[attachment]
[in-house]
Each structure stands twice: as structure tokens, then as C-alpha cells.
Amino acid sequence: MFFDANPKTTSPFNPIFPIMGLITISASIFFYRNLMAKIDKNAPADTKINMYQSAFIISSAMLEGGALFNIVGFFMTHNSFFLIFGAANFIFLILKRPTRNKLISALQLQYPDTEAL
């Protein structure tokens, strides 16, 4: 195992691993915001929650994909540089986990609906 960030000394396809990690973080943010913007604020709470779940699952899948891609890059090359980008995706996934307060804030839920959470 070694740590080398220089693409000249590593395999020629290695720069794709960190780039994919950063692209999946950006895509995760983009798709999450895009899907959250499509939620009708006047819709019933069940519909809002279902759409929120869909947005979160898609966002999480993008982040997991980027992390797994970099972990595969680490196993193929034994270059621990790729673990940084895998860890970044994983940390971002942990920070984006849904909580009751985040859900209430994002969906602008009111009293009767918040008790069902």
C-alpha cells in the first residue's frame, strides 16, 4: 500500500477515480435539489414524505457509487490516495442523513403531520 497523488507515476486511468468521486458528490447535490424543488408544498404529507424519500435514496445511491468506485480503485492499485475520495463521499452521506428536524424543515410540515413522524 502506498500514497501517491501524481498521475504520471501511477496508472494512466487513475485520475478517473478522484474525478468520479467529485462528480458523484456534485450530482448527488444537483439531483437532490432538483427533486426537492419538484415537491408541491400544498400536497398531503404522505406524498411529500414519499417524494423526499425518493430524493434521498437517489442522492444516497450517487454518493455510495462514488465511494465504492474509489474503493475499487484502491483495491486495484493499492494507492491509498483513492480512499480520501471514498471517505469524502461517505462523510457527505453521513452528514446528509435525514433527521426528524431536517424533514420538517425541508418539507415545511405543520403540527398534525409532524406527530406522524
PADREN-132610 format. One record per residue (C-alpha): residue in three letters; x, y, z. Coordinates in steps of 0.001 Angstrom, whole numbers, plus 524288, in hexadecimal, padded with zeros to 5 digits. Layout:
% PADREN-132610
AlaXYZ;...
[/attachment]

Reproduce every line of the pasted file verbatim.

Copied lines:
[in-house]
Each structure stands twice: as structure tokens, then as C-alpha cells.
Amino acid sequence: MFFDANPKTTSPFNPIFPIMGLITISASIFFYRNLMAKIDKNAPADTKINMYQSAFIISSAMLEGGALFNIVGFFMTHNSFFLIFGAANFIFLILKRPTRNKLISALQLQYPDTEAL
């Protein structure tokens, strides 16, 4: 195992691993915001929650994909540089986990609906 960030000394396809990690973080943010913007604020709470779940699952899948891609890059090359980008995706996934307060804030839920959470 070694740590080398220089693409000249590593395999020629290695720069794709960190780039994919950063692209999946950006895509995760983009798709999450895009899907959250499509939620009708006047819709019933069940519909809002279902759409929120869909947005979160898609966002999480993008982040997991980027992390797994970099972990595969680490196993193929034994270059621990790729673990940084895998860890970044994983940390971002942990920070984006849904909580009751985040859900209430994002969906602008009111009293009767918040008790069902």
C-alpha cells in the first residue's frame, strides 16, 4: 500500500477515480435539489414524505457509487490516495442523513403531520 497523488507515476486511468468521486458528490447535490424543488408544498404529507424519500435514496445511491468506485480503485492499485475520495463521499452521506428536524424543515410540515413522524 502506498500514497501517491501524481498521475504520471501511477496508472494512466487513475485520475478517473478522484474525478468520479467529485462528480458523484456534485450530482448527488444537483439531483437532490432538483427533486426537492419538484415537491408541491400544498400536497398531503404522505406524498411529500414519499417524494423526499425518493430524493434521498437517489442522492444516497450517487454518493455510495462514488465511494465504492474509489474503493475499487484502491483495491486495484493499492494507492491509498483513492480512499480520501471514498471517505469524502461517505462523510457527505453521513452528514446528509435525514433527521426528524431536517424533514420538517425541508418539507415545511405543520403540527398534525409532524406527530406522524
PADREN-132610 format. One record per residue (C-alpha): residue in three letters; x, y, z. Coordinates in steps of 0.001 Angstrom, whole numbers, plus 524288, in hexadecimal, padded with zeros to 5 digits. Layout:
% PADREN-132610
AlaXYZ;...